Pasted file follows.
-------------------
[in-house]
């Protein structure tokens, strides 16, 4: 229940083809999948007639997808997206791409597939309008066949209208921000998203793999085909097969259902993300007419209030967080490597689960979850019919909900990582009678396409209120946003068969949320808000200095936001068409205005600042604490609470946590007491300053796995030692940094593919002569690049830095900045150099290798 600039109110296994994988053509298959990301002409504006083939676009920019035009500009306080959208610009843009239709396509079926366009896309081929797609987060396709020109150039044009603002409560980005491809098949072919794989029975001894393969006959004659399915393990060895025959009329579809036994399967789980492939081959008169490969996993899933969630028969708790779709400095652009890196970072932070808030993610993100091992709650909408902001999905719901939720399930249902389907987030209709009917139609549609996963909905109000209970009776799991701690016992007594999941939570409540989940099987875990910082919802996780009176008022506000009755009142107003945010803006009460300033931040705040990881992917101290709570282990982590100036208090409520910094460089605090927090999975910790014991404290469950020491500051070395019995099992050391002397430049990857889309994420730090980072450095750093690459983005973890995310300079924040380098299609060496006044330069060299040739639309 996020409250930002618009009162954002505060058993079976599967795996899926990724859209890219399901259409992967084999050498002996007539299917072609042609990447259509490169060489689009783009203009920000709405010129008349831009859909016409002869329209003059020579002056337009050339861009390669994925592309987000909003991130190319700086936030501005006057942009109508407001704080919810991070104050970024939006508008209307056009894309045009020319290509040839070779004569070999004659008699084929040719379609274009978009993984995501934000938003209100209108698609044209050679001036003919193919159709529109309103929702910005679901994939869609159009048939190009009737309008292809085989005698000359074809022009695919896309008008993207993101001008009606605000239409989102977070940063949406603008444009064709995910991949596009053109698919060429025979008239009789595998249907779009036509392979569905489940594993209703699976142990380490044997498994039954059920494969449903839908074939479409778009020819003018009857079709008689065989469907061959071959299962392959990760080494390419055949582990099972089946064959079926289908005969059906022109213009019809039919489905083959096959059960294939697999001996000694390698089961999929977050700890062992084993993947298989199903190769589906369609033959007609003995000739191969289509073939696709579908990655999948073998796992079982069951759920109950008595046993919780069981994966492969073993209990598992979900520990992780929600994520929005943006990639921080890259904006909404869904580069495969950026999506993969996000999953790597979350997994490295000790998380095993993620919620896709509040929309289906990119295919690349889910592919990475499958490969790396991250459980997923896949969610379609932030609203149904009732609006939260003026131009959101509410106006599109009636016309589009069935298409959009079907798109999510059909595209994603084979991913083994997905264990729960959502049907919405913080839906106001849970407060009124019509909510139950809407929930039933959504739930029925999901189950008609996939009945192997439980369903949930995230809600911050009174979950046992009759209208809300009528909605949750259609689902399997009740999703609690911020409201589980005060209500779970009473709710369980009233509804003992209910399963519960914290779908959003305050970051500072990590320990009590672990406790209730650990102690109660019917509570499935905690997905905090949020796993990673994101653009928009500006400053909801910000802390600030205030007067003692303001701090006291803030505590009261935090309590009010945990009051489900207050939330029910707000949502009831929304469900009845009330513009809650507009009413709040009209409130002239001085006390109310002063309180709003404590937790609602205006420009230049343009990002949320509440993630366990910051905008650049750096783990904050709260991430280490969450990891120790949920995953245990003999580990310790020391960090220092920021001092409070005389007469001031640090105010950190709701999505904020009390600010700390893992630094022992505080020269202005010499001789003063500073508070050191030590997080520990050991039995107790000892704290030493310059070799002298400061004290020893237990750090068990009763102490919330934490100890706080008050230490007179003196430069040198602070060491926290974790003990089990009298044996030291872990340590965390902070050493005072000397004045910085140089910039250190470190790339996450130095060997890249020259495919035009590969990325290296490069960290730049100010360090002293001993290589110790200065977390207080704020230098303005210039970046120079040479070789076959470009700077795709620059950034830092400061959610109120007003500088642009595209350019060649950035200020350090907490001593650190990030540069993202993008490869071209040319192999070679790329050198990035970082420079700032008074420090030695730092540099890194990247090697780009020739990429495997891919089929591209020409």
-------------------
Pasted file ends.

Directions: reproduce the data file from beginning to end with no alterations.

[in-house]
């Protein structure tokens, strides 16, 4: 229940083809999948007639997808997206791409597939309008066949209208921000998203793999085909097969259902993300007419209030967080490597689960979850019919909900990582009678396409209120946003068969949320808000200095936001068409205005600042604490609470946590007491300053796995030692940094593919002569690049830095900045150099290798 600039109110296994994988053509298959990301002409504006083939676009920019035009500009306080959208610009843009239709396509079926366009896309081929797609987060396709020109150039044009603002409560980005491809098949072919794989029975001894393969006959004659399915393990060895025959009329579809036994399967789980492939081959008169490969996993899933969630028969708790779709400095652009890196970072932070808030993610993100091992709650909408902001999905719901939720399930249902389907987030209709009917139609549609996963909905109000209970009776799991701690016992007594999941939570409540989940099987875990910082919802996780009176008022506000009755009142107003945010803006009460300033931040705040990881992917101290709570282990982590100036208090409520910094460089605090927090999975910790014991404290469950020491500051070395019995099992050391002397430049990857889309994420730090980072450095750093690459983005973890995310300079924040380098299609060496006044330069060299040739639309 996020409250930002618009009162954002505060058993079976599967795996899926990724859209890219399901259409992967084999050498002996007539299917072609042609990447259509490169060489689009783009203009920000709405010129008349831009859909016409002869329209003059020579002056337009050339861009390669994925592309987000909003991130190319700086936030501005006057942009109508407001704080919810991070104050970024939006508008209307056009894309045009020319290509040839070779004569070999004659008699084929040719379609274009978009993984995501934000938003209100209108698609044209050679001036003919193919159709529109309103929702910005679901994939869609159009048939190009009737309008292809085989005698000359074809022009695919896309008008993207993101001008009606605000239409989102977070940063949406603008444009064709995910991949596009053109698919060429025979008239009789595998249907779009036509392979569905489940594993209703699976142990380490044997498994039954059920494969449903839908074939479409778009020819003018009857079709008689065989469907061959071959299962392959990760080494390419055949582990099972089946064959079926289908005969059906022109213009019809039919489905083959096959059960294939697999001996000694390698089961999929977050700890062992084993993947298989199903190769589906369609033959007609003995000739191969289509073939696709579908990655999948073998796992079982069951759920109950008595046993919780069981994966492969073993209990598992979900520990992780929600994520929005943006990639921080890259904006909404869904580069495969950026999506993969996000999953790597979350997994490295000790998380095993993620919620896709509040929309289906990119295919690349889910592919990475499958490969790396991250459980997923896949969610379609932030609203149904009732609006939260003026131009959101509410106006599109009636016309589009069935298409959009079907798109999510059909595209994603084979991913083994997905264990729960959502049907919405913080839906106001849970407060009124019509909510139950809407929930039933959504739930029925999901189950008609996939009945192997439980369903949930995230809600911050009174979950046992009759209208809300009528909605949750259609689902399997009740999703609690911020409201589980005060209500779970009473709710369980009233509804003992209910399963519960914290779908959003305050970051500072990590320990009590672990406790209730650990102690109660019917509570499935905690997905905090949020796993990673994101653009928009500006400053909801910000802390600030205030007067003692303001701090006291803030505590009261935090309590009010945990009051489900207050939330029910707000949502009831929304469900009845009330513009809650507009009413709040009209409130002239001085006390109310002063309180709003404590937790609602205006420009230049343009990002949320509440993630366990910051905008650049750096783990904050709260991430280490969450990891120790949920995953245990003999580990310790020391960090220092920021001092409070005389007469001031640090105010950190709701999505904020009390600010700390893992630094022992505080020269202005010499001789003063500073508070050191030590997080520990050991039995107790000892704290030493310059070799002298400061004290020893237990750090068990009763102490919330934490100890706080008050230490007179003196430069040198602070060491926290974790003990089990009298044996030291872990340590965390902070050493005072000397004045910085140089910039250190470190790339996450130095060997890249020259495919035009590969990325290296490069960290730049100010360090002293001993290589110790200065977390207080704020230098303005210039970046120079040479070789076959470009700077795709620059950034830092400061959610109120007003500088642009595209350019060649950035200020350090907490001593650190990030540069993202993008490869071209040319192999070679790329050198990035970082420079700032008074420090030695730092540099890194990247090697780009020739990429495997891919089929591209020409």